You recently wrote to me that Serret had spoken to you ‘with conviction’ about certain faults in the structure of the figures of the potato eaters. But you’ll have been able to see from my answer that my own criticism also condemns them, considered from that point of view, only I’ve pointed out how this was an impression I had after I’d seen the cottage in the dim lamplight on many evenings, after having painted 40 heads, from which it follows that I was starting from a different point of view. Now we’ve started talking about the figure, though, I have a great deal to say. I find in Raffaëlli’s words, his perception about ‘Character’, what he says about that is good — and in its place — and clarified by the drawings themselves.
People who move in artistic and literary circles, though, as Raffaëlli does in Paris, think differently after all from, say, the way I do out in the country among the peasants. I mean they search for one word that sums up all their ideas — he suggests the word ‘Character’ for the figures of the future. I agree with it, with the intention — I believe — but I believe as little in the accuracy of the word as in the accuracy of other words — as little as in the accuracy or appositeness of my own expressions.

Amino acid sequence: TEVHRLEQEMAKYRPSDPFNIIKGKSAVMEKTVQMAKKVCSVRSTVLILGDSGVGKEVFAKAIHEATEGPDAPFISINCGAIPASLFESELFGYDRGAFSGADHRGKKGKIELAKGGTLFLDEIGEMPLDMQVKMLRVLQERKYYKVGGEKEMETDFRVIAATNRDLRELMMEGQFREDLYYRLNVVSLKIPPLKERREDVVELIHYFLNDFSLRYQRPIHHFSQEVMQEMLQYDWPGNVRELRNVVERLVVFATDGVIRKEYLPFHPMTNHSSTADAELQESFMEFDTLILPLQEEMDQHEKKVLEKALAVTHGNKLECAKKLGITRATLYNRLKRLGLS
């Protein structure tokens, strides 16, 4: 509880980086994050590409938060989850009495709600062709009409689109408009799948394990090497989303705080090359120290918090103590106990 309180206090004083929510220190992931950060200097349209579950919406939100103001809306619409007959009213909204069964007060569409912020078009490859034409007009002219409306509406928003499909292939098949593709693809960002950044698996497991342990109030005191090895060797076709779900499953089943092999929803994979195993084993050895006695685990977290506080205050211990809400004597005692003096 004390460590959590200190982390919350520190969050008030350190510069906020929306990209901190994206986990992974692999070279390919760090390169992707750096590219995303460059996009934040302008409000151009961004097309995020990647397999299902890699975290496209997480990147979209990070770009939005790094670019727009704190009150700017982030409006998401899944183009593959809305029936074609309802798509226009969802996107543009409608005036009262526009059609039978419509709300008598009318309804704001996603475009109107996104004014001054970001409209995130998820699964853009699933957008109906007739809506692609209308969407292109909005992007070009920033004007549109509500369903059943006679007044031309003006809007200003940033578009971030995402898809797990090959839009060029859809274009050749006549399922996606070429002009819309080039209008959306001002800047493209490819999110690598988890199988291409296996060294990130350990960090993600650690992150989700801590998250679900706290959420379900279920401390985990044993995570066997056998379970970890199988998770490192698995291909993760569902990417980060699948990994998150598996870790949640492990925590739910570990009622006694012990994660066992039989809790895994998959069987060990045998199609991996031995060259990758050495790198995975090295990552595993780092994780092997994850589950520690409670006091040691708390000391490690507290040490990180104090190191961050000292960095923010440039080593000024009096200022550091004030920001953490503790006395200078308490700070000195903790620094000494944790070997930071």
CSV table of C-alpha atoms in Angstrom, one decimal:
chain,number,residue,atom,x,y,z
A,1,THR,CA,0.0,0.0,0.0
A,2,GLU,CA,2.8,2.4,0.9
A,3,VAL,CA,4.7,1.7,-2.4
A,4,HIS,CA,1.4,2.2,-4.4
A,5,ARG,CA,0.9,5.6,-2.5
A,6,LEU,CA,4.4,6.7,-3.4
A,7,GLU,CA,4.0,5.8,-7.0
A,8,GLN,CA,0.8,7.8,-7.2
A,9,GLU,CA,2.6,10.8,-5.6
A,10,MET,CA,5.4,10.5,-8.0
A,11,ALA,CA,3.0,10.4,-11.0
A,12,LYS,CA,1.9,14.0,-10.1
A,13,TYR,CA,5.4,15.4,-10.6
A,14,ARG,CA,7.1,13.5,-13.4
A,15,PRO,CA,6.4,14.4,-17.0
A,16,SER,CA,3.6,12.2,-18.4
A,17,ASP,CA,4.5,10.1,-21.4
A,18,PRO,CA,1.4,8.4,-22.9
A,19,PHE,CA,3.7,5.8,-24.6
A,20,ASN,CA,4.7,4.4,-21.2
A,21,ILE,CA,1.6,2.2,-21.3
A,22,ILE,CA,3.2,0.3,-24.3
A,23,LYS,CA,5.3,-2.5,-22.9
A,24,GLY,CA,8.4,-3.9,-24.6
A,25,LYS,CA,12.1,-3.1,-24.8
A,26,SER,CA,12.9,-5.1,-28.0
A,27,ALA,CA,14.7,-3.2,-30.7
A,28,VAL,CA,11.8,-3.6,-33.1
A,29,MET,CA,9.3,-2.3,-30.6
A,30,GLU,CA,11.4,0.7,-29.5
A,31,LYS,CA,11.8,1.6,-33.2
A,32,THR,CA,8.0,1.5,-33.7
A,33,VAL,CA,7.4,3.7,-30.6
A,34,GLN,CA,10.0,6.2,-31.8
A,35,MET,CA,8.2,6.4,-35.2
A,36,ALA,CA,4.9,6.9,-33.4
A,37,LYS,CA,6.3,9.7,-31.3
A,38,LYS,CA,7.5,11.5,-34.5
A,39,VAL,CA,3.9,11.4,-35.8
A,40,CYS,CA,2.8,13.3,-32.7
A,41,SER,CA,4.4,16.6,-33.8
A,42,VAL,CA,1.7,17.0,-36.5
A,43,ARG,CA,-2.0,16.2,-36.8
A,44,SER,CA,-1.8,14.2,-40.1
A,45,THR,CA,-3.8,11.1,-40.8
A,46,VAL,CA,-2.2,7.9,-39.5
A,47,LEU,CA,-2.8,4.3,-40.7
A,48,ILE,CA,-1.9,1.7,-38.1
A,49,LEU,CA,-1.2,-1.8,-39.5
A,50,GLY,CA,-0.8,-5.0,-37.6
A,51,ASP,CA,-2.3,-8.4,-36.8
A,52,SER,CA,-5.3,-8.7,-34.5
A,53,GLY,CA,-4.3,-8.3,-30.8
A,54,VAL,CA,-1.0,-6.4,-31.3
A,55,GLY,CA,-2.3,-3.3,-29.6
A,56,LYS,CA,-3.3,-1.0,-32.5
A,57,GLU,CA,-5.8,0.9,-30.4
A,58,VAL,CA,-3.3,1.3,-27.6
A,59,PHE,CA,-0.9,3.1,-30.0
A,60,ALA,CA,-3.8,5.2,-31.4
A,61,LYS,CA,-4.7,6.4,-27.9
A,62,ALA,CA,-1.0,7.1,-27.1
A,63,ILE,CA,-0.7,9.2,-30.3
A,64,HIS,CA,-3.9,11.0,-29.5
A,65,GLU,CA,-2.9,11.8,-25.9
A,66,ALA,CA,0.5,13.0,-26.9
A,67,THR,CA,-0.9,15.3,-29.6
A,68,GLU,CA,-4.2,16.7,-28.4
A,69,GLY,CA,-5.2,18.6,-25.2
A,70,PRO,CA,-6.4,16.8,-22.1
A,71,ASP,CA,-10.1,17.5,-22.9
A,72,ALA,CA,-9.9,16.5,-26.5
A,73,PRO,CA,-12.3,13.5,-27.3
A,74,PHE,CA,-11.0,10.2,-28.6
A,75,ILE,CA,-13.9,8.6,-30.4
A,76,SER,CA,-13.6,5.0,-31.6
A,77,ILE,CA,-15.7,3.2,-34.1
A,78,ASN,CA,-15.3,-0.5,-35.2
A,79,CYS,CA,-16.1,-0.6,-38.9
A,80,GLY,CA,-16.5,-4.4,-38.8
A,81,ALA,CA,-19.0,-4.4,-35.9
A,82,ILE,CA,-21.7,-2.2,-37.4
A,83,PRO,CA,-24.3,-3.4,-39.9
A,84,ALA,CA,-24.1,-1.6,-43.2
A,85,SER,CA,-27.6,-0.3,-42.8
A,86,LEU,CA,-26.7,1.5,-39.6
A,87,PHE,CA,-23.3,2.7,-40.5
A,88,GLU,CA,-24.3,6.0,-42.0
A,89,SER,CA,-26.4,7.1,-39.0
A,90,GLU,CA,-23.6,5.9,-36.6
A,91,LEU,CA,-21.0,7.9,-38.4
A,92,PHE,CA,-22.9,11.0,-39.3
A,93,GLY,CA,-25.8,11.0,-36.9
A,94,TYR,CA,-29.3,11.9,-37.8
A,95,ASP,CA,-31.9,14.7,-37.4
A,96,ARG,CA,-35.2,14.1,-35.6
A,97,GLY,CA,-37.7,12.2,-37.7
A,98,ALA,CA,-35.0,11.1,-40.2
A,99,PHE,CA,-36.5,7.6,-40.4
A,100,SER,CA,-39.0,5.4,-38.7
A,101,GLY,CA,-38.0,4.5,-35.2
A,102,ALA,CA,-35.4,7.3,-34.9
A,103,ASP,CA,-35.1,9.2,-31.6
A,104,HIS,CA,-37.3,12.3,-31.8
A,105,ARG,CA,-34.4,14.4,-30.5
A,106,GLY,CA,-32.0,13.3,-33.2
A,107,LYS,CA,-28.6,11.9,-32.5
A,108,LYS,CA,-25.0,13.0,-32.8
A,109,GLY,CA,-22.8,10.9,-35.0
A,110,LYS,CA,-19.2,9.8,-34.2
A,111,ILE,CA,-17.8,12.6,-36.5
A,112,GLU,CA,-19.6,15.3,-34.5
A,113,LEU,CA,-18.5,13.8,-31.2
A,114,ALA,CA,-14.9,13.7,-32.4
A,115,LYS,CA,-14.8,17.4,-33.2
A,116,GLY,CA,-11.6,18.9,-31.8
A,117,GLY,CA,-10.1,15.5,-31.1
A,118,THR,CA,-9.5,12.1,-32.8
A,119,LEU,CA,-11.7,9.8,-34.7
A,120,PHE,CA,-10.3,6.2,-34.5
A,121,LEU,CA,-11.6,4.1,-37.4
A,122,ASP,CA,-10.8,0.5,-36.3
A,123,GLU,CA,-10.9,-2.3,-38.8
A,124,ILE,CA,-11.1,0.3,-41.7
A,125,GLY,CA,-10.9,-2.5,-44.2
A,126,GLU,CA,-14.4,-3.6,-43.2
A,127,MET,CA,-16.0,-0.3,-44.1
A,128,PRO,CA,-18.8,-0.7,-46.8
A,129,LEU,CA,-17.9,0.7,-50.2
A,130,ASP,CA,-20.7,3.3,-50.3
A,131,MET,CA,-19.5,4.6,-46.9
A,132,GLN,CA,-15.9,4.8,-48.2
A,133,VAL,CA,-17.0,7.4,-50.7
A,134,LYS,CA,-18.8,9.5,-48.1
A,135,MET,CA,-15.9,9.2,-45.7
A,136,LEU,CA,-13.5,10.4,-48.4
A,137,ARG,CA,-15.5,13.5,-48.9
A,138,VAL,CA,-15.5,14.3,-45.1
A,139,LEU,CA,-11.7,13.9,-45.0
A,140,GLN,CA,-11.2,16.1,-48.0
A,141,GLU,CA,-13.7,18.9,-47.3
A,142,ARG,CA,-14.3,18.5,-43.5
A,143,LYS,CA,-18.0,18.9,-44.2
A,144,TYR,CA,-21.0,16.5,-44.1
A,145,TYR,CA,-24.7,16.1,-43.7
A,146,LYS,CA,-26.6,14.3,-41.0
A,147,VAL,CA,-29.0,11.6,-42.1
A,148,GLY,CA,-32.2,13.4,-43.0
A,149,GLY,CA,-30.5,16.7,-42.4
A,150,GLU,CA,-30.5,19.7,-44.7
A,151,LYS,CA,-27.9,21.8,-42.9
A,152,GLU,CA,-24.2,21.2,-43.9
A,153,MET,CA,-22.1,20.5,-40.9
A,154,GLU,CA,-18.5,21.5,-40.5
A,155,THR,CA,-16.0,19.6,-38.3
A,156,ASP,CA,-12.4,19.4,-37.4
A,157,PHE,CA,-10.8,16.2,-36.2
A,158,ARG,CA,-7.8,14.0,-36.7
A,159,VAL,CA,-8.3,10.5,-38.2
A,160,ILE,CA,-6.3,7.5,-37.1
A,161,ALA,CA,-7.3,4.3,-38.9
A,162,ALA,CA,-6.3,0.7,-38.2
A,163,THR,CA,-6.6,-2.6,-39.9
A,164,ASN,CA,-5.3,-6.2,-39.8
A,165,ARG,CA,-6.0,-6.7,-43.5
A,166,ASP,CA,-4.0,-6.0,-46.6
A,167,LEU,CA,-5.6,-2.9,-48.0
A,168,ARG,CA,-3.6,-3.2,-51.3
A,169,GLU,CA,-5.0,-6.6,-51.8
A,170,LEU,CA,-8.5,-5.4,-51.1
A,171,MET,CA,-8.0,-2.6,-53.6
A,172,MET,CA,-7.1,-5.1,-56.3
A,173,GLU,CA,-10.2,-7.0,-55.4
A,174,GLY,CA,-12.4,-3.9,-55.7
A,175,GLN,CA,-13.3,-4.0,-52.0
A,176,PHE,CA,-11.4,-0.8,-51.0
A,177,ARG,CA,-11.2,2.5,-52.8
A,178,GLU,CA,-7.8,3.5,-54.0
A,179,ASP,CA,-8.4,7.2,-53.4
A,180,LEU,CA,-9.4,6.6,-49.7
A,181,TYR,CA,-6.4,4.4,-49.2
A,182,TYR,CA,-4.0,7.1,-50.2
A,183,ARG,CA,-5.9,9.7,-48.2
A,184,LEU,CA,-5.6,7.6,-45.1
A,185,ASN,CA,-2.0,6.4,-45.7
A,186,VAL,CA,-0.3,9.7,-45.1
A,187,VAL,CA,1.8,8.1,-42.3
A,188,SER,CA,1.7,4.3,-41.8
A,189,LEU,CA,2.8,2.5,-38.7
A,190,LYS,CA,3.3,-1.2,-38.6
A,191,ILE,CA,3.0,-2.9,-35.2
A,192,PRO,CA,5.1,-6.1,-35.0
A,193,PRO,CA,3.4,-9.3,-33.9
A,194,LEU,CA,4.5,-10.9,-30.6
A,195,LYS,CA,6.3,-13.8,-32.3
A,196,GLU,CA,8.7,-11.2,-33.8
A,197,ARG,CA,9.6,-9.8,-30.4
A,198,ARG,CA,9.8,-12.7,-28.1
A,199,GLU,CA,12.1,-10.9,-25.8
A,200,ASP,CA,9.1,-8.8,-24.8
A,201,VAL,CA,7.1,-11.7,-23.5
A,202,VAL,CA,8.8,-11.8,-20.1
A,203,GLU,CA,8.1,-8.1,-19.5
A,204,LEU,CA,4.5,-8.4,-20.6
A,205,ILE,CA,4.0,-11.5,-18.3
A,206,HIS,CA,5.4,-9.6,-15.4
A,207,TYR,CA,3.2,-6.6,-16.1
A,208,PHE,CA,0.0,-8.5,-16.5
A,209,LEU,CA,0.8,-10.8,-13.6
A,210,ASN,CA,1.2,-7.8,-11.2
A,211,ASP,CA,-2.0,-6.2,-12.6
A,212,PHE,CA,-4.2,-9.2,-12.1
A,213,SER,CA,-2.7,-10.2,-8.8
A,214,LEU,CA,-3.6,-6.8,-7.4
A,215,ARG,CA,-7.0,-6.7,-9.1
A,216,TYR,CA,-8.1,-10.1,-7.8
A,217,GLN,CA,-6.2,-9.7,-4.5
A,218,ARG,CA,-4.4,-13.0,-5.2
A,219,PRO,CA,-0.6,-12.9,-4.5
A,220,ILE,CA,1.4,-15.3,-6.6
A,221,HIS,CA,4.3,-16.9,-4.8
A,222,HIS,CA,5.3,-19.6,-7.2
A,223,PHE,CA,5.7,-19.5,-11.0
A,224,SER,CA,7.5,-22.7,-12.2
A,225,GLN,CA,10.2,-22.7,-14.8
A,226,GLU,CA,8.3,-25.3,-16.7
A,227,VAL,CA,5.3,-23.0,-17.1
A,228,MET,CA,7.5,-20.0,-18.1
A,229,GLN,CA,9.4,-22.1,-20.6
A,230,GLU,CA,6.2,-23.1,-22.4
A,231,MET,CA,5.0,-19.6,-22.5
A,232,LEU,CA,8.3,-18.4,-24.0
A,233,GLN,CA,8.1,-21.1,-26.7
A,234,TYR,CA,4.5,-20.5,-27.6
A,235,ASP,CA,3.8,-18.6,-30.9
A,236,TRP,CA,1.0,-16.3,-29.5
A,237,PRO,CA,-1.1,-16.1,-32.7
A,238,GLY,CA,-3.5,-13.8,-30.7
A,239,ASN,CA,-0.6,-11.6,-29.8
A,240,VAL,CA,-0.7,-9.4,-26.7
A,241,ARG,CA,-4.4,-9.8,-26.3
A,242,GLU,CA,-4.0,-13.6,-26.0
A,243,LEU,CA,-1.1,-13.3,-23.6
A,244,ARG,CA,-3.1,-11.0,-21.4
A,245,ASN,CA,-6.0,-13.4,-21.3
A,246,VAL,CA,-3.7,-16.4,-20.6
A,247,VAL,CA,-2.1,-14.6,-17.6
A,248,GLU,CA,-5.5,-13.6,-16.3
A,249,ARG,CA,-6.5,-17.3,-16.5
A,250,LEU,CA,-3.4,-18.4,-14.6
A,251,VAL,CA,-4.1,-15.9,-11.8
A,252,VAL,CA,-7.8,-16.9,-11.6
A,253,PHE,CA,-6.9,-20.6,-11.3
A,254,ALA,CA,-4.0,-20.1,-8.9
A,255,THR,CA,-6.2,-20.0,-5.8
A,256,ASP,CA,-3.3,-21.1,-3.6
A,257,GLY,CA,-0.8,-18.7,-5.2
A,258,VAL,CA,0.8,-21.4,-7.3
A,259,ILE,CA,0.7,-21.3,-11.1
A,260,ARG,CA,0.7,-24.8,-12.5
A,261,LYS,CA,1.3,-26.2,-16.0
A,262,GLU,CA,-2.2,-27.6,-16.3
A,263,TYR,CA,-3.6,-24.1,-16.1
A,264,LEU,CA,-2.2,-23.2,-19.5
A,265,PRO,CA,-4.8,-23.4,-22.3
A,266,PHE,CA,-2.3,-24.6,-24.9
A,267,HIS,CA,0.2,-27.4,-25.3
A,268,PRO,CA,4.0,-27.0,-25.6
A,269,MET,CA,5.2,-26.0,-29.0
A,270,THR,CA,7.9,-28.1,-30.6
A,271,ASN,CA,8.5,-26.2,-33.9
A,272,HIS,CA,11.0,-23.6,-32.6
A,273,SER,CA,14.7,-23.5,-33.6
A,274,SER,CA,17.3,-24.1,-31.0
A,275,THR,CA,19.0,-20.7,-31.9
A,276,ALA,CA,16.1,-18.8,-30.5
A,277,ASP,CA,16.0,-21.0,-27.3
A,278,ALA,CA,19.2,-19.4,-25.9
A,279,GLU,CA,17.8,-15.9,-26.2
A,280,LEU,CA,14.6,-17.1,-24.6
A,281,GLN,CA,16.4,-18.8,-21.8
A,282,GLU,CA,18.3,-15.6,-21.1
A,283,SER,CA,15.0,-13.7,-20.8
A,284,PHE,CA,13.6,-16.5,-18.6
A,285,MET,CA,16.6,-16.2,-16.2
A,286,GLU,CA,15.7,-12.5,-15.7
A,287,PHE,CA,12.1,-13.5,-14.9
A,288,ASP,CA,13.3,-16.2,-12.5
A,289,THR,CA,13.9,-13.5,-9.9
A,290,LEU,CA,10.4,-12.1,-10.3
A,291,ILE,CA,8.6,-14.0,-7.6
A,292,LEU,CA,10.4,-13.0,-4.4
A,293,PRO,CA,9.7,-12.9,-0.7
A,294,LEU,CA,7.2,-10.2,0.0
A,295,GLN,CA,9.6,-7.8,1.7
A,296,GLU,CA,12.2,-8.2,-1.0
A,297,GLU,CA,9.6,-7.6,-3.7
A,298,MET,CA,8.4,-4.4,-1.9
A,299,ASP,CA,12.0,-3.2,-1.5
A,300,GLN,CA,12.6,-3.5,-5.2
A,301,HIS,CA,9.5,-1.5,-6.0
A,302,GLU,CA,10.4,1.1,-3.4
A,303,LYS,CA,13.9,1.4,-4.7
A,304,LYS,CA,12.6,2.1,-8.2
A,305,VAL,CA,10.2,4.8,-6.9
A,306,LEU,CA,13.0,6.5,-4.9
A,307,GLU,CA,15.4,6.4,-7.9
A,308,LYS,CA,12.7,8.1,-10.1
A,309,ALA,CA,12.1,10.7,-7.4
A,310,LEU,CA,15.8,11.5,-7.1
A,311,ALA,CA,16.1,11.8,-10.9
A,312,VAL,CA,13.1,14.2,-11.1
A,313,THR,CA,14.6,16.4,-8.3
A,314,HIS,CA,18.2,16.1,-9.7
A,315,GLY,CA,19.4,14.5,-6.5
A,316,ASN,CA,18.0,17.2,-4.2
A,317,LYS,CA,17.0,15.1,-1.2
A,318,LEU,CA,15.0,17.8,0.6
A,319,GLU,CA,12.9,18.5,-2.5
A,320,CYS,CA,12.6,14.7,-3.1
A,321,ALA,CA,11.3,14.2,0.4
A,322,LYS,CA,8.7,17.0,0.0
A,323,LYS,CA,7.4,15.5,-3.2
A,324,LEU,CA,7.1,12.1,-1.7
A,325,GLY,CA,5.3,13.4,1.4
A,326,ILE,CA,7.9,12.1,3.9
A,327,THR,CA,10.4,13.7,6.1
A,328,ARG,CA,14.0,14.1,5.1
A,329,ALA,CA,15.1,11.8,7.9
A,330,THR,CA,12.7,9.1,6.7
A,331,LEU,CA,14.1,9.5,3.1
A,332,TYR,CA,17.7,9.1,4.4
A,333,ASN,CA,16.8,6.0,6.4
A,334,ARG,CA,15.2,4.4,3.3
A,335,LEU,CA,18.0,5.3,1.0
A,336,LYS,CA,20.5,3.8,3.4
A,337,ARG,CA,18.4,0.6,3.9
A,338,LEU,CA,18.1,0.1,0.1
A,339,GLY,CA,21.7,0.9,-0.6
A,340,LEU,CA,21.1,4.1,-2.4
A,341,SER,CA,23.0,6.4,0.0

Rather than saying there has to be character in a digger — I describe it by saying this peasant has to be a peasant, this digger has to dig, and then there’s something in it that is essentially modern. But I feel that people can draw conclusions I don’t mean even from these words — even were I to add a whole list.
Instead of reducing the expenses for models — which are already quite a burden on me — I think it would be desirable — very desirable — if I could increase them a little. Because I’m concerned with something very different from being able to do ‘a little figure’ drawing.